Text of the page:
Homecomings are the stuff of sweet dreams and dessert for breakfast — so perfect and delicious, but often followed by either a rude awakening or a few extra pounds. As a military family member who has experienced distances because of deployment and training, I can tell you it doesn’t necessarily get any easier. The families who recently have or are welcoming home loved ones this week have a few battles ahead as they work together to find a new family life balance.
In our communities, it is especially important to understand that these soldiers and their families may present a positive, upbeat outlook, but there often are quite a few demons hidden in the shadows. Some newly redeployed soldiers have an aversion to sudden loud noises or are uncomfortable (to put it mildly) in large crowds. While these issues might not always affect daily routines, awareness and acceptance of military families is critical, as is offering them support.
Holiday parades with loud firecrackers can send even the most levelheaded soldier into a panic. Family dinners filled with discord and shouting can lead to emotional battles that even the most experienced military families have trouble steering clear of. As a member of a family that has experienced all of this and then some, I know it is important to remember that the immediate events are not the cause of a soldier’s discomfort in such situations. Service members’ experiences at war are more traumatic, trying and taxing than we as spouses, civilians and passersby could ever understand.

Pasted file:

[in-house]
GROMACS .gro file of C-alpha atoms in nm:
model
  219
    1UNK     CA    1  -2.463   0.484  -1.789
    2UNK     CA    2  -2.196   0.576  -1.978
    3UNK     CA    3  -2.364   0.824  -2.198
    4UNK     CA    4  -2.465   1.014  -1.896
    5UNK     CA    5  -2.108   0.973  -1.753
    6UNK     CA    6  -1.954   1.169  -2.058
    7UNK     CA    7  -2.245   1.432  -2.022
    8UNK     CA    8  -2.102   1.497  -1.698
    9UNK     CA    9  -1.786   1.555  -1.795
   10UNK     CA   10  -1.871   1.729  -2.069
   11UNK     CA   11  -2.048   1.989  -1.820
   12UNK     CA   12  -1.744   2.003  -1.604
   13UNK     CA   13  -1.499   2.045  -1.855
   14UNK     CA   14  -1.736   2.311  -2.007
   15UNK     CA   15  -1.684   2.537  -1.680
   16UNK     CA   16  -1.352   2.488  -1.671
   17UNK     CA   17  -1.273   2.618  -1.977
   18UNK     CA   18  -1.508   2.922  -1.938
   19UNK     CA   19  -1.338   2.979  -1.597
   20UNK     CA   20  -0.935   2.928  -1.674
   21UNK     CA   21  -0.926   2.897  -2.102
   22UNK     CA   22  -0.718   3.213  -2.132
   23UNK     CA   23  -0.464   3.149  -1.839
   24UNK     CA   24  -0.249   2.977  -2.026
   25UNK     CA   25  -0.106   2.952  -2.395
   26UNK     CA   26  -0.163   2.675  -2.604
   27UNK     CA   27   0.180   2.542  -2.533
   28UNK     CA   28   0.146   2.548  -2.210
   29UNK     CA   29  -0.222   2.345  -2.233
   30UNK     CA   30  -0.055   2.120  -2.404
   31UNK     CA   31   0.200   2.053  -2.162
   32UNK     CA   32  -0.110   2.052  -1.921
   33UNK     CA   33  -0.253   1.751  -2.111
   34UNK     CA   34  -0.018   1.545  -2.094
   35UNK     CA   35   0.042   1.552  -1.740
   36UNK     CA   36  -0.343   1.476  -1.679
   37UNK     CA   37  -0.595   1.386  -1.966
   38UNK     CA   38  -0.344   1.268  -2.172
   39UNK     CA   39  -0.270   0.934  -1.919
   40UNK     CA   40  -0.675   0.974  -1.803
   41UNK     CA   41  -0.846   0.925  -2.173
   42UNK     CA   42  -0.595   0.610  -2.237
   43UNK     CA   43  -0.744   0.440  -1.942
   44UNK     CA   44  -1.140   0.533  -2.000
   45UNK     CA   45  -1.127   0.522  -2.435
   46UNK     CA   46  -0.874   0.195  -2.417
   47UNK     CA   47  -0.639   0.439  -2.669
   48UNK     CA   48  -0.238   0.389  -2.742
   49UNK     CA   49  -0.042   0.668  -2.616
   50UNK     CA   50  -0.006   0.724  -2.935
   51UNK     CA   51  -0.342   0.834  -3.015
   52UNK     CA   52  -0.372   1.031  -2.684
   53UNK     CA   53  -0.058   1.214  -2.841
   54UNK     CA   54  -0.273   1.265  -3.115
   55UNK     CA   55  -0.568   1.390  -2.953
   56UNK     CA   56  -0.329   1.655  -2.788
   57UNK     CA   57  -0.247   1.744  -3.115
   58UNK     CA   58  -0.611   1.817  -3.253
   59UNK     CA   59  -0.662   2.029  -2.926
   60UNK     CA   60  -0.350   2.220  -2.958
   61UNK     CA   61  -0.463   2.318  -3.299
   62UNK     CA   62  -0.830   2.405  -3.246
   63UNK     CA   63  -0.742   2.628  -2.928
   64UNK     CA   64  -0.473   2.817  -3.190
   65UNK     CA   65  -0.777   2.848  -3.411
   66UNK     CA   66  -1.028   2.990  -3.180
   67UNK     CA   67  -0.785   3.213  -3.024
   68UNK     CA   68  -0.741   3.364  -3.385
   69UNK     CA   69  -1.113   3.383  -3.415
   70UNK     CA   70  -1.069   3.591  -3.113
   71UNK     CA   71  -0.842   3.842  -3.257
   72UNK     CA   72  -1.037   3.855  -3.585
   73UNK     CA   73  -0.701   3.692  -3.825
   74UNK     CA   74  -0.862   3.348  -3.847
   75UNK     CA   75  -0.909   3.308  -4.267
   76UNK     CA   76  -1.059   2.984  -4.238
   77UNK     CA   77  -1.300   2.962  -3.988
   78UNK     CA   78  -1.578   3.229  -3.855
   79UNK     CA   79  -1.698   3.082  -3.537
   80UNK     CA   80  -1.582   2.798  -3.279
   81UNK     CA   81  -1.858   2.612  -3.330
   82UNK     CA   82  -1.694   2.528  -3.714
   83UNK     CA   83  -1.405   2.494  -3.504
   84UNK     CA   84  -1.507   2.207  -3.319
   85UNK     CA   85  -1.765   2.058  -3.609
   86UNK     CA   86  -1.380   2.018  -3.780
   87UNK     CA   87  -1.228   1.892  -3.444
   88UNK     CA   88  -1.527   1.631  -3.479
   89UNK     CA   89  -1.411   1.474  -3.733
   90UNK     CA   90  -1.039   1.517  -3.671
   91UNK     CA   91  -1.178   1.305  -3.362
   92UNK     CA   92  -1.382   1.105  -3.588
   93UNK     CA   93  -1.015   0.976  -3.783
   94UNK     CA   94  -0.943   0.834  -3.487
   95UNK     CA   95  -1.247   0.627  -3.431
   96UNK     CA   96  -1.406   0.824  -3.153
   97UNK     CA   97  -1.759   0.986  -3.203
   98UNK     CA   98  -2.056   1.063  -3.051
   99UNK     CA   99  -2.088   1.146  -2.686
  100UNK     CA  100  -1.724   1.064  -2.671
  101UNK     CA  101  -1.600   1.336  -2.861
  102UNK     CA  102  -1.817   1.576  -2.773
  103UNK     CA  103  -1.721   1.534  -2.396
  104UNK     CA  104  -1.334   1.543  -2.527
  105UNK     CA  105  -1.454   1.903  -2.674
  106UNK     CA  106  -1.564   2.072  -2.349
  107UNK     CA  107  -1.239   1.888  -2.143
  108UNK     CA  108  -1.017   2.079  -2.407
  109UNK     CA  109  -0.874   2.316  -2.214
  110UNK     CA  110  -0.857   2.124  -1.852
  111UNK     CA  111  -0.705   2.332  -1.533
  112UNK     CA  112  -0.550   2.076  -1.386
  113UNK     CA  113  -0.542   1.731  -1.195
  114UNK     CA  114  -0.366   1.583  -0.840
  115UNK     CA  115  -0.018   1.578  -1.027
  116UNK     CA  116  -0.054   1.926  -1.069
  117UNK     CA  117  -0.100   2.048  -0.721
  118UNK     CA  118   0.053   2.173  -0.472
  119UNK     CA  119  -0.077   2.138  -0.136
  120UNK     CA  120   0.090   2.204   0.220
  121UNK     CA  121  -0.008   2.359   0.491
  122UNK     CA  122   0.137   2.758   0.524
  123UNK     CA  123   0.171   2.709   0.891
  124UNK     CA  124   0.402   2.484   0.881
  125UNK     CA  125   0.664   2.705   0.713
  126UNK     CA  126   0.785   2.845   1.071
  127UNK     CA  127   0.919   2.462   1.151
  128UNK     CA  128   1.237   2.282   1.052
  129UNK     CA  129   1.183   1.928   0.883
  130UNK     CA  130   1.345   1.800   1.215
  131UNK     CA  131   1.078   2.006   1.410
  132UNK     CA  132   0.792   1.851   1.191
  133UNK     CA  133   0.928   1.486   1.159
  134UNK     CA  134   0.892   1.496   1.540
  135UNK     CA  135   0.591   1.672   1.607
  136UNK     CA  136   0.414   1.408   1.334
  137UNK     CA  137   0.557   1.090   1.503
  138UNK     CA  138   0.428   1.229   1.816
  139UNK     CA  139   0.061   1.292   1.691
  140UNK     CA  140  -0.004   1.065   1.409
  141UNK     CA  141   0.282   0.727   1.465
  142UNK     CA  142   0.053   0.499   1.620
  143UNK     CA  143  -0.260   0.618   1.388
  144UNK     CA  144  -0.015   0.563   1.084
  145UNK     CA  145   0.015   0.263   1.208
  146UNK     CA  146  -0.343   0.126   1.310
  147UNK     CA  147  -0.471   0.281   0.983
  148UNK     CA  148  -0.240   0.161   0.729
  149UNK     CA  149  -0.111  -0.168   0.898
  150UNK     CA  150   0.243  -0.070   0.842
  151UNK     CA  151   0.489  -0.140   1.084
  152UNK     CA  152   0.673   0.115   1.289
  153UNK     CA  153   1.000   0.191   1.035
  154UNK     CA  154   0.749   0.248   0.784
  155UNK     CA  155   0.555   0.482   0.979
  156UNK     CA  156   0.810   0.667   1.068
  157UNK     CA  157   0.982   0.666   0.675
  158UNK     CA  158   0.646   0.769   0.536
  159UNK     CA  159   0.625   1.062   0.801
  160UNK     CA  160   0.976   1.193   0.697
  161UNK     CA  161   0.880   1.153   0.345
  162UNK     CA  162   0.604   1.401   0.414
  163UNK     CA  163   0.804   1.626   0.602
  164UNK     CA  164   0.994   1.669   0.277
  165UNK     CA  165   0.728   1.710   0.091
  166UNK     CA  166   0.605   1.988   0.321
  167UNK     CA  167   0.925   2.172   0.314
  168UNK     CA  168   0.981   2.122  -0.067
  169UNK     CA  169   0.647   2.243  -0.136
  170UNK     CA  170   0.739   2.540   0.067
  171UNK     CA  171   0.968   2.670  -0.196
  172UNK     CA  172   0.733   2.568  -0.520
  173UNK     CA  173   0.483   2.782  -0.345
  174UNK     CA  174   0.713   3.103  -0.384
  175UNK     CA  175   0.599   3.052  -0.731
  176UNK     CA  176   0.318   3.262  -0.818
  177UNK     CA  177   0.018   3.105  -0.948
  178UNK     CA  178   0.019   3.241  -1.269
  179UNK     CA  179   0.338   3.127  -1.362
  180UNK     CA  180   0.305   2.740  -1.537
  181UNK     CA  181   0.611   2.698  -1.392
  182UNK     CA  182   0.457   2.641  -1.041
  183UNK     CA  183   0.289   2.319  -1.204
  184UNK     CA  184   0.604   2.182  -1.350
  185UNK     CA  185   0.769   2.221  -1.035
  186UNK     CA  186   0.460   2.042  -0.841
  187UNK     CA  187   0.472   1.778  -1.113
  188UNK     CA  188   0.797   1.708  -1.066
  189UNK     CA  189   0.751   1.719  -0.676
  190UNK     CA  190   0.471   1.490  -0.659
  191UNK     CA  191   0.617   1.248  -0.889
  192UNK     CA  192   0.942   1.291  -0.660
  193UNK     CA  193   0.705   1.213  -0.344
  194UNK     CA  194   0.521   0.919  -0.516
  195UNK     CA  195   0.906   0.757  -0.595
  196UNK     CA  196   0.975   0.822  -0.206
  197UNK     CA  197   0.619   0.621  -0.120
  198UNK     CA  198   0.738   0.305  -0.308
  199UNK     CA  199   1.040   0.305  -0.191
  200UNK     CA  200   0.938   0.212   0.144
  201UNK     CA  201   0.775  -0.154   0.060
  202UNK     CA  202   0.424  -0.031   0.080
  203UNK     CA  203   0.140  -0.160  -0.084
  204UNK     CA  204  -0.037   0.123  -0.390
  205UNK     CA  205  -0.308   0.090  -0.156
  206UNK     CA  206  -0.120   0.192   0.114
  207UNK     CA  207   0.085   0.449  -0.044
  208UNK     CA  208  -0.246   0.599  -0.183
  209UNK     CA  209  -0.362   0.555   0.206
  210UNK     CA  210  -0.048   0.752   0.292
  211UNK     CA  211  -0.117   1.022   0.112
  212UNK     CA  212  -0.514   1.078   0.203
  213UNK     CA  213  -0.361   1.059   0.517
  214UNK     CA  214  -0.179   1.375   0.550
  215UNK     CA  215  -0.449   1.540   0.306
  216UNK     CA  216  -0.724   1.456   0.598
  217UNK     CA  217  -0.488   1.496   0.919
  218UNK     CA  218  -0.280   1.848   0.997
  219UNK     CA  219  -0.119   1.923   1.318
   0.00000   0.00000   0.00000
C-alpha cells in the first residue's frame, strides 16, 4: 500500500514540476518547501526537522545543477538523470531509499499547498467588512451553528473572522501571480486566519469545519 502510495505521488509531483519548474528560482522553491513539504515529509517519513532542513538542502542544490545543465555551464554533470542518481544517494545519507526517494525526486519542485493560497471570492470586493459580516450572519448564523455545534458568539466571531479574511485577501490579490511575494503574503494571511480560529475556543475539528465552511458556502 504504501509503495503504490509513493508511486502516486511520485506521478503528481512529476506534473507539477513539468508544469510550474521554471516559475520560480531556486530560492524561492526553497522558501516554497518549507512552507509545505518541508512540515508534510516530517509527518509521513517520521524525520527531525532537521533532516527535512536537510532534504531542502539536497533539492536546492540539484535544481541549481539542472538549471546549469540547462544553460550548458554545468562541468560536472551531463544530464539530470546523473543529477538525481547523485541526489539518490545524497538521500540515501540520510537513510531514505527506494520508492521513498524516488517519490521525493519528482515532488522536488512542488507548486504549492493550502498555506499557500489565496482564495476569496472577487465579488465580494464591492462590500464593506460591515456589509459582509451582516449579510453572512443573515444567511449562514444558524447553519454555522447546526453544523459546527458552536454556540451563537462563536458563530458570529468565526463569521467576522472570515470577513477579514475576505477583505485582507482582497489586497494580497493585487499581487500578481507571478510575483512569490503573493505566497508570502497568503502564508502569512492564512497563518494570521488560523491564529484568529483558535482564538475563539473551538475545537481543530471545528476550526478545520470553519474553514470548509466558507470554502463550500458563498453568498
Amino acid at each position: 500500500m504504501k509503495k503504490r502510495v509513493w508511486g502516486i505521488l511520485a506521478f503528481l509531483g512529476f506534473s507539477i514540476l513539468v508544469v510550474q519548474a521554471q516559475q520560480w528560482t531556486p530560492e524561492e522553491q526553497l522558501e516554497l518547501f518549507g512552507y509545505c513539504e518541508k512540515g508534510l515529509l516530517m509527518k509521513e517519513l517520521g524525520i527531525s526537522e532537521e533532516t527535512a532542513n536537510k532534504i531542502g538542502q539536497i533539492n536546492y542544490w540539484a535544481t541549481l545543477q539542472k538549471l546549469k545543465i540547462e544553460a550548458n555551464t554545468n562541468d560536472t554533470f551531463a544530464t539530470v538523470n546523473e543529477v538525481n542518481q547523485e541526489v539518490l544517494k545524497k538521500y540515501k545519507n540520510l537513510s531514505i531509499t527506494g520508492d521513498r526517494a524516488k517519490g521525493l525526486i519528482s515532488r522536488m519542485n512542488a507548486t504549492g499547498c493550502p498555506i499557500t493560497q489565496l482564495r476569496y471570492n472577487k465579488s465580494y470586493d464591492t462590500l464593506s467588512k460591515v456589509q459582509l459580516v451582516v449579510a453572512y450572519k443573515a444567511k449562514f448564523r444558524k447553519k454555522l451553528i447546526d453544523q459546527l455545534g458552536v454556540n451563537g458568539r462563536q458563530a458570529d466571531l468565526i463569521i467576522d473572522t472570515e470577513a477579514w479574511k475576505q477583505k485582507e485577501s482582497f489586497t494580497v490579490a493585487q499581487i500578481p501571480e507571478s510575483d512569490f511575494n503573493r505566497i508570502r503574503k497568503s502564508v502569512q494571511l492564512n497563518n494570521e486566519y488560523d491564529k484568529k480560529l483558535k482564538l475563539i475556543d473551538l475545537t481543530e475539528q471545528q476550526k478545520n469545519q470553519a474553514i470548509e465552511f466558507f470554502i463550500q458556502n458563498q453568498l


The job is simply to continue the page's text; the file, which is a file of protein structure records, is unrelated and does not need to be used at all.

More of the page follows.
Even within my husband’s small group, the homecoming experiences varied so much by family that I felt hard-pressed to provide adequate support on a case-by-case basis. But I was always more than willing to lend an ear to a troubled friend or just nod in agreement as she vented.
When it comes down to it though, that is what is most important — nodding in agreement, holding a hand and being available to just sit, side by side, and accept that this, too, shall pass.
It wasn’t just the soldiers who fought battles. Their families have experienced the heartache and the distance, too. Our community and our nation — even those who do not stand behind the wars or the circumstances — we all have a hand in this experience. As we welcome these soldiers home we must remember to set aside our political and personal beliefs and do what we can to offer support. Military families need reassurance that all will be well.
Eventually, the day will come when family dinners are calm occasions, and we won’t need to constantly scan our surroundings for potential panic-attack triggers. But for now, we just need to hear someone else remind us.
Please share in the celebrations, provide comfort in moments of doubt and anxiety and make yourself available when your military friends need a quiet moment of unyielding support. Often, just knowing we have someone trustworthy and judgment-free to call or confide in is all we really need.
Hewlett, a military spouse and mom of one, lives with her family in Richmond Hill.